I wrote the story of best friends just because that’s what came out. I didn’t sit there and plan what story I would write. It came as I typed. As it came, I realized I wanted to tell a story of best friends and their trials and tribulations. I wanted it to be real.

Q.    How would you describe yourself as a high school student?

A.    In a word: nerd. I was a nerd. Period. I made good grades, mostly As, though there were some that weren’t. It wasn’t necessarily because that’s what I wanted to be and do, but because I didn’t have a choice. My parents would have gotten onto me otherwise.

Q.   What is Sacrifice the One about?  Where did your inspiration come from for Sacrifice the One?  Would you describe it as being very different or very much the same compared to As If Nothing Happened?

A.     Sacrifice the One will be quite different from As If Nothing Happened. It’s the story of a girl who struggles with the rejection of her father after her mother– his wife– dies as a result of her birth. Her father blames her for the loss of his wife, and so shuts the girl out of his life. She searches desperately for that acceptance, but it doesn’t come. As a result, she goes through a lot of heart ache, bad decisions and self discovery.

    The idea for the book came actually, as  a result of watching TV (who said TV was bad for you?). I don’t remember all the details of the show, but in one scene, the husband has to choose between saving the life of his wife and of his child because the house is on fire or falling down or some other dire situation and he can’t save them both. Anyway, I think (if I recall correctly) both the wife and child ended up dying. So I thought, “What if the wife in essence gives her life for her child because of a decision she makes?” In Sacrifice the One, the wife gets pregnant with a baby because she wants one so badly, even though the doctor advises her not to. But she chooses to take the risk, thinking that maybe she can live and have her baby too. But in essence she had to sacrifice her life for her child’s. And the result is this book.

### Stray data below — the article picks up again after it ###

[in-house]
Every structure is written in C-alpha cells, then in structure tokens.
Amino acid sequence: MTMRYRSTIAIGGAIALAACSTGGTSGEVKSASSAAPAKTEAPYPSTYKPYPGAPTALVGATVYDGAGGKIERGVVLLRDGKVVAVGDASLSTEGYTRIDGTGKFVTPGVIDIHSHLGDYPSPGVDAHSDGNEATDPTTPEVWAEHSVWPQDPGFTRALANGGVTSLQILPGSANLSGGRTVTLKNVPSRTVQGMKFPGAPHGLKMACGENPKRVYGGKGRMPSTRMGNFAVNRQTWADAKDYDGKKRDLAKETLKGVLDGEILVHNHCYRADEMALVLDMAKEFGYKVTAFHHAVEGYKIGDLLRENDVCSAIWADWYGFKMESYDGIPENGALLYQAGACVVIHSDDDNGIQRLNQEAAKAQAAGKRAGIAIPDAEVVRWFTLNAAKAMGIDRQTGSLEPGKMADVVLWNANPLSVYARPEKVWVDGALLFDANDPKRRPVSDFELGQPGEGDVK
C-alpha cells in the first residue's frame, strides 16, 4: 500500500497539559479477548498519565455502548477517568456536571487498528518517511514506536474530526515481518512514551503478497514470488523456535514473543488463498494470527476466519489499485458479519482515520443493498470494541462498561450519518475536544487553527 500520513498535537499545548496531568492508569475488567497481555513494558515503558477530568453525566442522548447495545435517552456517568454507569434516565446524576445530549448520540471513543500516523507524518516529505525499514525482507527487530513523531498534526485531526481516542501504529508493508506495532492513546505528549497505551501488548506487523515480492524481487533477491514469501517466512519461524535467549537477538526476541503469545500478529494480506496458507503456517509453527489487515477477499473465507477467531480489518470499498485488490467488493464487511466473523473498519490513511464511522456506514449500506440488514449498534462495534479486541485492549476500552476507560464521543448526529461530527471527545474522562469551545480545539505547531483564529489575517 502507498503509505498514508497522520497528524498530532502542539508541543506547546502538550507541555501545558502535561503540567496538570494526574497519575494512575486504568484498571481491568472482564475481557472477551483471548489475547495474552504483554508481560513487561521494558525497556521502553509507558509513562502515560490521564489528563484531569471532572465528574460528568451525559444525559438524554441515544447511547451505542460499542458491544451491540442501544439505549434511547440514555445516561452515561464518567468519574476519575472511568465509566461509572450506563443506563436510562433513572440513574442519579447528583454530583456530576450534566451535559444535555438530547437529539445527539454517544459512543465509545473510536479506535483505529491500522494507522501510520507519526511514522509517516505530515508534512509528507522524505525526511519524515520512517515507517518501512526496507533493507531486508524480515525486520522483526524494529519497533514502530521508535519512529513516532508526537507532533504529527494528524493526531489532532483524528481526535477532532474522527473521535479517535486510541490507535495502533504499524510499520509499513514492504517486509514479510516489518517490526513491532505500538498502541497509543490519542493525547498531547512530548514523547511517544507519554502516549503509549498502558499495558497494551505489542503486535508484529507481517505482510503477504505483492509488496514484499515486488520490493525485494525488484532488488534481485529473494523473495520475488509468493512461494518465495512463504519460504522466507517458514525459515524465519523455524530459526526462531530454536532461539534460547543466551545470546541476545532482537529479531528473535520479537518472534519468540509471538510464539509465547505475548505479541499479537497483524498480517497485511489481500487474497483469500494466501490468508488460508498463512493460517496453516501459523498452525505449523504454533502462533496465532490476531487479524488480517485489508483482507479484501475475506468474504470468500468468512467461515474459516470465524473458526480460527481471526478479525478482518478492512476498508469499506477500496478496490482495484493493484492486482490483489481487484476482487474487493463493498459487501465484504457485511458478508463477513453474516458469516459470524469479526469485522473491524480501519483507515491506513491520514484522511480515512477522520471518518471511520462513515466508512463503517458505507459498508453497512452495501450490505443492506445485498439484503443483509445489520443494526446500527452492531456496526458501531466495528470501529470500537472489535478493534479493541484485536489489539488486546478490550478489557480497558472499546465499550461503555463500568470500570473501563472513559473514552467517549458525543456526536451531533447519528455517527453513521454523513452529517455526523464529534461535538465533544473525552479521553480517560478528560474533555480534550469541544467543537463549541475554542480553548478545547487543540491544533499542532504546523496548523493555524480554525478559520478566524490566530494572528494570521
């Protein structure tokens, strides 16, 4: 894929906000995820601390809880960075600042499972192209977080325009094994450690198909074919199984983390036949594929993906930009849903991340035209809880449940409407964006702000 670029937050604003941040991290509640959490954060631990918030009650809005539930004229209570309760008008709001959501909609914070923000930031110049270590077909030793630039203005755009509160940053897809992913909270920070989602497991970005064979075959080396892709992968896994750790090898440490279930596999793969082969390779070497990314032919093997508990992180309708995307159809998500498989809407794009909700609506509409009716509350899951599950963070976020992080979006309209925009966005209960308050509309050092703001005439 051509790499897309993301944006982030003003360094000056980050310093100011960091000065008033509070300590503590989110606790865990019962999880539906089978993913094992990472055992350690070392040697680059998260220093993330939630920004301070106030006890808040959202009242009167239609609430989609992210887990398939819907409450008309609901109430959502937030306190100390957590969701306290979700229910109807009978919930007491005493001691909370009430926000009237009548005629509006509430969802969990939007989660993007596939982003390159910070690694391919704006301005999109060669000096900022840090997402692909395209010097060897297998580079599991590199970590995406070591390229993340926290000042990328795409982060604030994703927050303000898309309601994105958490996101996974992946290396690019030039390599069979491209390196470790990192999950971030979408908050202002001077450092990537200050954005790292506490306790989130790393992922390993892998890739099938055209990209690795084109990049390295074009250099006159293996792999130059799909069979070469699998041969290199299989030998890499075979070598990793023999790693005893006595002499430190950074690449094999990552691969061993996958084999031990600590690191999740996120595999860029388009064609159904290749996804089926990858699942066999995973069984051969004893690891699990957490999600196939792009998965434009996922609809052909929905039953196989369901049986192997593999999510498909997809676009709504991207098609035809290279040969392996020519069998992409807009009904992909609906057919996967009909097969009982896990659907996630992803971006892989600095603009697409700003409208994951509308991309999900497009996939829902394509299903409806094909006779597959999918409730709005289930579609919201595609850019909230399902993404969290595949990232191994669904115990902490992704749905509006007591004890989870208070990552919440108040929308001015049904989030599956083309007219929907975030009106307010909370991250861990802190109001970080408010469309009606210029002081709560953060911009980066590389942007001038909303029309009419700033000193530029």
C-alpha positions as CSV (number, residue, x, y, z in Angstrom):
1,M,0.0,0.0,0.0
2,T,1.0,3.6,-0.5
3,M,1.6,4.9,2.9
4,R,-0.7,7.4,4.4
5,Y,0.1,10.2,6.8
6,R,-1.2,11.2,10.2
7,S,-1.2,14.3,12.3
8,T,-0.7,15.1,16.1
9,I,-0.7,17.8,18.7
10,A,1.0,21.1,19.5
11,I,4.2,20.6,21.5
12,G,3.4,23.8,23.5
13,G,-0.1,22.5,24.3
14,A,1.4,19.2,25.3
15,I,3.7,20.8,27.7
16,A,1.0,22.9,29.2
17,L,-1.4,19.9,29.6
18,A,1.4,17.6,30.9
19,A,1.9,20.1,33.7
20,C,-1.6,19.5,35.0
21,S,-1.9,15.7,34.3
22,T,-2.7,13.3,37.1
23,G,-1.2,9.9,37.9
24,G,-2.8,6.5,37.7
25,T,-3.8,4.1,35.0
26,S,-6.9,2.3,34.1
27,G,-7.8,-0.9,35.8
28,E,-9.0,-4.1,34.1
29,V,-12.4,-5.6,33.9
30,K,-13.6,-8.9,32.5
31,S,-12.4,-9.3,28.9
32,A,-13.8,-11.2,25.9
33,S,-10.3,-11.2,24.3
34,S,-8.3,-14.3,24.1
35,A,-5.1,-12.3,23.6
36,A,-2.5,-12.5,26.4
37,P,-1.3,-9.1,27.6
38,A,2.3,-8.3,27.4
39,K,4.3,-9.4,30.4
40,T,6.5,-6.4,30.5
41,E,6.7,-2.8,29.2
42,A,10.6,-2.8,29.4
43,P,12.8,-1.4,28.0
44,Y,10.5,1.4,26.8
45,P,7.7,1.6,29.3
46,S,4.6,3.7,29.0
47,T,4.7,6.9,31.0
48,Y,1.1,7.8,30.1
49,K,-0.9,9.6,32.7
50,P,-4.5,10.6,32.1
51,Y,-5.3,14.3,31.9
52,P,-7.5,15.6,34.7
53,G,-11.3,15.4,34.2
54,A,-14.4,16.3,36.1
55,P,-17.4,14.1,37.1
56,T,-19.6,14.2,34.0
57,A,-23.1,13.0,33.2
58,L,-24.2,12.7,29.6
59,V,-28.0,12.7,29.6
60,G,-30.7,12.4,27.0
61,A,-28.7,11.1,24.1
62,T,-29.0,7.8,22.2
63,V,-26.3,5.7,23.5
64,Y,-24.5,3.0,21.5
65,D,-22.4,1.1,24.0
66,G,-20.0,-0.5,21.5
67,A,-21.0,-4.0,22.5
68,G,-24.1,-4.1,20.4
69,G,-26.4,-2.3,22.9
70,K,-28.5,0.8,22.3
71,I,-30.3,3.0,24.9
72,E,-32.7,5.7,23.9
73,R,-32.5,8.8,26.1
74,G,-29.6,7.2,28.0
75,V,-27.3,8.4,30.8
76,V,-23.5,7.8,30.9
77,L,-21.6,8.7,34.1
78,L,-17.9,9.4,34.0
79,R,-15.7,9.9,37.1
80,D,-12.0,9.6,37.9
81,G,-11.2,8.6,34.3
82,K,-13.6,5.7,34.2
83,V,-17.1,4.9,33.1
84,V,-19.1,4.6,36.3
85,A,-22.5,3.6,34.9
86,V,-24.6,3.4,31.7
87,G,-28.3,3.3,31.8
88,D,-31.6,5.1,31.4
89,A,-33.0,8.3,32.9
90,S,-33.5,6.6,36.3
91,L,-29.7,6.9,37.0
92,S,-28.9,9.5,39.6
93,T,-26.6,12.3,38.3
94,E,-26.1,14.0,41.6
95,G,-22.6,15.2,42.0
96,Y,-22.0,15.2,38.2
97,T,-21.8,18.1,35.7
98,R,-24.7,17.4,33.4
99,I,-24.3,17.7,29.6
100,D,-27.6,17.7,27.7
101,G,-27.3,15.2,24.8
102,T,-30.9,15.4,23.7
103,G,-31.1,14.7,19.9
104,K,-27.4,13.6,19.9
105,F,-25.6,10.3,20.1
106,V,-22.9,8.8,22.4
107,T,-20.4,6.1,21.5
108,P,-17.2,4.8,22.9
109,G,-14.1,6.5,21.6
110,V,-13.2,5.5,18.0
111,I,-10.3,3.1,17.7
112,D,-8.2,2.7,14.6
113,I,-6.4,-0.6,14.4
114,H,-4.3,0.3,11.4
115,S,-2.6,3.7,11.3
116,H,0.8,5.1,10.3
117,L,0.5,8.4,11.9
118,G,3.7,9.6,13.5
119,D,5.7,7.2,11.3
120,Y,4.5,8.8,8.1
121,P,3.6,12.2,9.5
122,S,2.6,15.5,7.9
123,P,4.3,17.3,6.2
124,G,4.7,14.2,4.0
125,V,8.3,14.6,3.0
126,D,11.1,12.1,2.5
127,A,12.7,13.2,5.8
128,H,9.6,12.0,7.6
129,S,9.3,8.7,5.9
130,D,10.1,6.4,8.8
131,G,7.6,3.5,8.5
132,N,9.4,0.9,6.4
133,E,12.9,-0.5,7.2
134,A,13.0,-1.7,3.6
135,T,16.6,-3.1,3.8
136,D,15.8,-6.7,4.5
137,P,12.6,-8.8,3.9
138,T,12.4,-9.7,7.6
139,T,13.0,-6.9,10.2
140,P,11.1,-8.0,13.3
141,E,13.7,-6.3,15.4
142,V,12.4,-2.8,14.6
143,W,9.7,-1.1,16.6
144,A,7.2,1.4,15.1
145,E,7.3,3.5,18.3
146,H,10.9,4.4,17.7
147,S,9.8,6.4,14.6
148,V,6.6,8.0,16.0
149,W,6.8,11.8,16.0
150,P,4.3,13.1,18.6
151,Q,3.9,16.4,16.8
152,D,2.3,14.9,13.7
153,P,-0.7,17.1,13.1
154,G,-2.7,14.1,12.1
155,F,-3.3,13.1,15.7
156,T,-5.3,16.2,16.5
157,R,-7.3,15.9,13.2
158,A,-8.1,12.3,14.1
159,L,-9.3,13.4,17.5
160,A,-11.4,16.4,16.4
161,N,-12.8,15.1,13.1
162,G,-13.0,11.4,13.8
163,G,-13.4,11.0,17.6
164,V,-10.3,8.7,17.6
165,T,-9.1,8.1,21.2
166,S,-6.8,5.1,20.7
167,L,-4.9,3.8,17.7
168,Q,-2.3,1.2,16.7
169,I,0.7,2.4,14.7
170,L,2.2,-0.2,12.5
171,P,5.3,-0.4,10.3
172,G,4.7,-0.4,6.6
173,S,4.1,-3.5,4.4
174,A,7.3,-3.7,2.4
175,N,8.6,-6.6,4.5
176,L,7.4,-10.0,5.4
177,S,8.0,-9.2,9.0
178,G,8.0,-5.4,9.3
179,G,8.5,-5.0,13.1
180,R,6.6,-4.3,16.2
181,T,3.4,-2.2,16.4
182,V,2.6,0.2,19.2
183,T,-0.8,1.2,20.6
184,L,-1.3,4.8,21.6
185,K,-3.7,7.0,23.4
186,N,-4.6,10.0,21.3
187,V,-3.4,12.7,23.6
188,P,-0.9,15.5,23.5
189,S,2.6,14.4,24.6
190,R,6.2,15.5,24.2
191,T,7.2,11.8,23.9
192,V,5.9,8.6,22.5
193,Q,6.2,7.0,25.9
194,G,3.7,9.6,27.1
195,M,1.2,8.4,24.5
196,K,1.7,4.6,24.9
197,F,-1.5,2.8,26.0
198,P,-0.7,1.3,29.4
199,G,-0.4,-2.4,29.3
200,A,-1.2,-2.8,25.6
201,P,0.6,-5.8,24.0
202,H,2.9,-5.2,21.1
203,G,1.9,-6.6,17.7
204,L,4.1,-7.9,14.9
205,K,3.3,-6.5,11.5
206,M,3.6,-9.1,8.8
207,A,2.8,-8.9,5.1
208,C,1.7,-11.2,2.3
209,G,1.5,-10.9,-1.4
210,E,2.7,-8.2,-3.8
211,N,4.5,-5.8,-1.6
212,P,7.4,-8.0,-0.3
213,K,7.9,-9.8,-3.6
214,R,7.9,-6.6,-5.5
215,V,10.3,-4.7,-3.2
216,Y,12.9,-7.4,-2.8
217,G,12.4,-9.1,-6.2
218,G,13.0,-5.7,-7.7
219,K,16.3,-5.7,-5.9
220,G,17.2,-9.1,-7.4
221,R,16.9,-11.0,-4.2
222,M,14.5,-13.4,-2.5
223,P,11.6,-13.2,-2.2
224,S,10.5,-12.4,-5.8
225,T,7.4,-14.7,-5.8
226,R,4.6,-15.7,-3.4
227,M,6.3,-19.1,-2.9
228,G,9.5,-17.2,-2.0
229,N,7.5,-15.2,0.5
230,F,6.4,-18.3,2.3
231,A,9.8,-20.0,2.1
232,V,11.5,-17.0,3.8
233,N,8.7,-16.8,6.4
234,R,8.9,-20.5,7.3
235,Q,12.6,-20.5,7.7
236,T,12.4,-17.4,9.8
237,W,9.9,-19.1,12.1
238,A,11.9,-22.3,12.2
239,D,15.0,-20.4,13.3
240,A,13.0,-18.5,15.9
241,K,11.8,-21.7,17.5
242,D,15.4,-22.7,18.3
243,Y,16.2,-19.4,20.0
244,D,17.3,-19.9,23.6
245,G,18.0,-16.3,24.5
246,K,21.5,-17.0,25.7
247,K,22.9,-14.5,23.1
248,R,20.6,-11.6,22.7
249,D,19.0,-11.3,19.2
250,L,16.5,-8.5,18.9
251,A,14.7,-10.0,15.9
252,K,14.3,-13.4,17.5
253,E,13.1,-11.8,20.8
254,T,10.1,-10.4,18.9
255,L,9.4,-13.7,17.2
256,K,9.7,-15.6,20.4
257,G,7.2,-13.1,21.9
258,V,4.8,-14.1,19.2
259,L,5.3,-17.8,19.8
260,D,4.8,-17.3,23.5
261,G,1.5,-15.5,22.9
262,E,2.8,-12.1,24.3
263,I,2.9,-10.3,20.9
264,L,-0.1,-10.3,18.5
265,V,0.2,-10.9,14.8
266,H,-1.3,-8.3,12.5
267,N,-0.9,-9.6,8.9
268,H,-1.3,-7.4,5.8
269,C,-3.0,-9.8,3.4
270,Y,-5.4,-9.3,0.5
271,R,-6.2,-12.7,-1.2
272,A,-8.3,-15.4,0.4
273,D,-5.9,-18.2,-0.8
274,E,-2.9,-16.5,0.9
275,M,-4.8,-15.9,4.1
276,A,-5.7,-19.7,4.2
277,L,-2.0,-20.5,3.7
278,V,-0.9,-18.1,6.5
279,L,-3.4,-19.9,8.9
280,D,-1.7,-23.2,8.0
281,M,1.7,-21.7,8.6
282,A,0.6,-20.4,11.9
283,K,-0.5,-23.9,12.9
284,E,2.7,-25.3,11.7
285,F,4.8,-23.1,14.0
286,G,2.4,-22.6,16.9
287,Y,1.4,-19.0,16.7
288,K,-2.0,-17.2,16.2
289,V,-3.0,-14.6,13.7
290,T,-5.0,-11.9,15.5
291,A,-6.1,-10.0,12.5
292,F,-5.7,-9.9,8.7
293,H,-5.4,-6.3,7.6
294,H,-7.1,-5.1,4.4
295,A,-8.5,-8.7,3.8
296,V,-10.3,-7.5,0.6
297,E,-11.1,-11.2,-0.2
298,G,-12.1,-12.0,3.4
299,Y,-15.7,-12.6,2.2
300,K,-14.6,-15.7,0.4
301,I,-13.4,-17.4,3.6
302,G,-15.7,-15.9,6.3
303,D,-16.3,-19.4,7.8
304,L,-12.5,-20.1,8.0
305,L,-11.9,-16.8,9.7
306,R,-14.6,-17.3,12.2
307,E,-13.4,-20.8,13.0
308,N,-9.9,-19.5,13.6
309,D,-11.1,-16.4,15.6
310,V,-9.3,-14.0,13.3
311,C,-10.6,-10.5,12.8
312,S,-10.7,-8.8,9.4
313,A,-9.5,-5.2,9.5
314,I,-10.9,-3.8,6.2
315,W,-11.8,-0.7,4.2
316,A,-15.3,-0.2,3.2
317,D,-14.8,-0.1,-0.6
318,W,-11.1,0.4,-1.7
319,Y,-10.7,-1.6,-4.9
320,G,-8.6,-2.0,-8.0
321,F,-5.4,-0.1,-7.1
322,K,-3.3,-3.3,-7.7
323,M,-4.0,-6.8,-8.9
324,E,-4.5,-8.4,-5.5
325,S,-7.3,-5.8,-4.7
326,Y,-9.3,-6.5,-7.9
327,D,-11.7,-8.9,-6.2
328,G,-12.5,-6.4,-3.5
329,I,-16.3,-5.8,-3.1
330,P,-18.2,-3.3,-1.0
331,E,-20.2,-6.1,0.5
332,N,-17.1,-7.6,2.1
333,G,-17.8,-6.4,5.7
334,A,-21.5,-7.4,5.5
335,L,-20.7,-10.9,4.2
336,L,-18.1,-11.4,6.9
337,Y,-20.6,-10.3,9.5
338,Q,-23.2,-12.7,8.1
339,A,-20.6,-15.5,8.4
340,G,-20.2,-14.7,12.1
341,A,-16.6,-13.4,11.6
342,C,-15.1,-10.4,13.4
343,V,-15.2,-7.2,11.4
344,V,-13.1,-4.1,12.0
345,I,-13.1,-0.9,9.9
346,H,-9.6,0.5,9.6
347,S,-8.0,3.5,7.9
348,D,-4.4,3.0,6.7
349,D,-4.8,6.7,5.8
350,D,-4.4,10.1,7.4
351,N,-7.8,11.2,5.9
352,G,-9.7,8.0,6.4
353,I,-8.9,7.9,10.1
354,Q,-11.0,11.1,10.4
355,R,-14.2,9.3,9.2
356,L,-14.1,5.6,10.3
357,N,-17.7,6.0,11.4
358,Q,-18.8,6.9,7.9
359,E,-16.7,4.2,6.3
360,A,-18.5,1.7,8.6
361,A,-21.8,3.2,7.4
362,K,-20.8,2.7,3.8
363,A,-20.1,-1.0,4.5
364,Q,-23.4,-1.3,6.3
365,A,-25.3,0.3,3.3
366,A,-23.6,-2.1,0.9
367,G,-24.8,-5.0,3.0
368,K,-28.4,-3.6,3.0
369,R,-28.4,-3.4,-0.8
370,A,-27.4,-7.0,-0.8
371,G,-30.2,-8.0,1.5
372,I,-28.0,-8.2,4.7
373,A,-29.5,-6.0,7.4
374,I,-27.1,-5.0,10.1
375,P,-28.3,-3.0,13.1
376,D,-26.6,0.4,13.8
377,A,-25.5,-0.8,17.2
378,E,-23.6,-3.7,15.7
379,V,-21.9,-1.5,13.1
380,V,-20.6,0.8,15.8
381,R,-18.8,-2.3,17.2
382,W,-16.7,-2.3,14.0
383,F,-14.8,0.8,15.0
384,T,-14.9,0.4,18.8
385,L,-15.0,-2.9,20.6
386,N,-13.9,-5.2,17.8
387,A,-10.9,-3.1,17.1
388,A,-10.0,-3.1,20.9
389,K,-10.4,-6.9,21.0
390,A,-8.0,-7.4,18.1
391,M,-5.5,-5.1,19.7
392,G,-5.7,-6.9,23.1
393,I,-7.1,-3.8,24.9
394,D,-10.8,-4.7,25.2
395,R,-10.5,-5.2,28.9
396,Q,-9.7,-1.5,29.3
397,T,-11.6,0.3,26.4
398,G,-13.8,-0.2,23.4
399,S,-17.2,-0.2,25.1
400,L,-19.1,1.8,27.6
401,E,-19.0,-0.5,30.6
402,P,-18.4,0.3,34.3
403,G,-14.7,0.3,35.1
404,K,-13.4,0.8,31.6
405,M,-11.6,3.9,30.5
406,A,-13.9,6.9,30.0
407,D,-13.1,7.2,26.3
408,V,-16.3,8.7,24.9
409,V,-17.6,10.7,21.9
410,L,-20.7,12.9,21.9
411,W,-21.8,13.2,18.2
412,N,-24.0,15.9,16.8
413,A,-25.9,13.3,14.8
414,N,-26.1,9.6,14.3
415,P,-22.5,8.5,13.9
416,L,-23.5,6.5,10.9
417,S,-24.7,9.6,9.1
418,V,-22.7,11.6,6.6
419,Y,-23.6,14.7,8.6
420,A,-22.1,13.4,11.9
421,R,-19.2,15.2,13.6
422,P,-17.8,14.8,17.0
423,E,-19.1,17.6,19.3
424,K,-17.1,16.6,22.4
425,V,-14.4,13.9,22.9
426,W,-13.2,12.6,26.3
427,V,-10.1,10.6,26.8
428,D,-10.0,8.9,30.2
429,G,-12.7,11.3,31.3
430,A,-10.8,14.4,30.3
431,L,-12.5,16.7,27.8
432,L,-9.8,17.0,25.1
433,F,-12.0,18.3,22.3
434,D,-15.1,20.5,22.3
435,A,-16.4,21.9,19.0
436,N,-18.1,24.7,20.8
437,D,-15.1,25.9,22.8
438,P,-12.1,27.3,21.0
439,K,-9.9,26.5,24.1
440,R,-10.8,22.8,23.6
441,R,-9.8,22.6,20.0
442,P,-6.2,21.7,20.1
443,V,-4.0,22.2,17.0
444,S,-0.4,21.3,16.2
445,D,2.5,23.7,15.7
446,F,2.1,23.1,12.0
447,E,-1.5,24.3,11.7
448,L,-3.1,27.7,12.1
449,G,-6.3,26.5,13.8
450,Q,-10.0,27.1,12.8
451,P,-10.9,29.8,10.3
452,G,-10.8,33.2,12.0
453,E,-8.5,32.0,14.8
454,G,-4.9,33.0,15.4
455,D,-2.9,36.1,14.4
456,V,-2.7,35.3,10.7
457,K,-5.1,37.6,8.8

Q.     Have you received any awards?

A.      It’s funny you should ask this question. I write a weekly column in my daily newspaper, The Times in Shreveport, that covers a variety of topics. Some are serious, some are not. It just depends on what’s going on in this head of mine. Anyway,  I received a writing award last week for work I did last year. I won first place in the Louisiana-Mississippi Associated Press Managing Editors newspaper contest for my columns. That was kind of neat. And I received an honorable mention type award last year, also for my column. I also received something called the Editor’s Special Award, which is an annual award the editor at my paper gives out for some journalistic effort. I received the award in 2001, also for my column.

Q.    How has Mississippi or living in Mississippi influenced your writing?

A.     I’d have to say living in Mississippi gave me my roots. I received my foundation there, from being taught in Mississippi schools, to learning about Mississippi writers like Eudora Welty and William Faulkner. I read Richard Wright and many others.

Q.    Besides writing, what else do you like to do?

A.     I like to do probably, what you like to do. Hang out with my friends (which I don’t get a chance to do a lot of because I’m quite busy), spend time with my boyfriend and my family, go running. Well, I used to go running, I haven’t done that lately, but hopefully I’ll get back to it. Oh, and I like to go out to eat – can’t leave that out :-)

Q.    Do you have any advise for future writers?

A.      Advice for future  writers? Just do it. I know that’s the Nike slogan, but it’s true here to. I meet so many people who tell me they want to write a book, but that’s all it is. A want. Until you actually do it, all you’ll have is wishful thinking.

Q.    Do you have any advice for students today?

A.     Advice for students? The usual, stay in school, don’t do drugs. Beyond that, I would tell students to tune out the negativity. There are so many people who will tell them that they can’t achieve what they want. I would tell them to ignore the naysayers. But if they must listen to them, to use their words for motivation to try harder to beat the odds.

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Related Websites

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  • “About the Author.”  Monica P. Carter.  22 April 2003.  <>
  • Carter, Monica.  “As If Nothing Happened.”  Kearny: Rootsky Publishing Company, 2002.
  • Carter, Monica.  E-mail interview.  20 May 2003.